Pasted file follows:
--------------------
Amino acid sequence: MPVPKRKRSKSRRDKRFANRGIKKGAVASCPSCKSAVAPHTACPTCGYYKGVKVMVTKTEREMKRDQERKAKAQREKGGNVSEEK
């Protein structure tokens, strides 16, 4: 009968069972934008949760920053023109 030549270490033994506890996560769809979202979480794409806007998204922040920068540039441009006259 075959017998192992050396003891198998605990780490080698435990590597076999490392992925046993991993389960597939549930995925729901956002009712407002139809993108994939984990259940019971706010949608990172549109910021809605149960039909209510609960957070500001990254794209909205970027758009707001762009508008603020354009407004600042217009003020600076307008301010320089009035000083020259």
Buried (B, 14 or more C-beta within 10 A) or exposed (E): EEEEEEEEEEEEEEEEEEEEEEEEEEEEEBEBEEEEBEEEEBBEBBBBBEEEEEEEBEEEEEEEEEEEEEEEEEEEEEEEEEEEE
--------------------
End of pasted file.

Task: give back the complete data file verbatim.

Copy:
Amino acid sequence: MPVPKRKRSKSRRDKRFANRGIKKGAVASCPSCKSAVAPHTACPTCGYYKGVKVMVTKTEREMKRDQERKAKAQREKGGNVSEEK
């Protein structure tokens, strides 16, 4: 009968069972934008949760920053023109 030549270490033994506890996560769809979202979480794409806007998204922040920068540039441009006259 075959017998192992050396003891198998605990780490080698435990590597076999490392992925046993991993389960597939549930995925729901956002009712407002139809993108994939984990259940019971706010949608990172549109910021809605149960039909209510609960957070500001990254794209909205970027758009707001762009508008603020354009407004600042217009003020600076307008301010320089009035000083020259």
Buried (B, 14 or more C-beta within 10 A) or exposed (E): EEEEEEEEEEEEEEEEEEEEEEEEEEEEEBEBEEEEBEEEEBBEBBBBBEEEEEEEBEEEEEEEEEEEEEEEEEEEEEEEEEEEE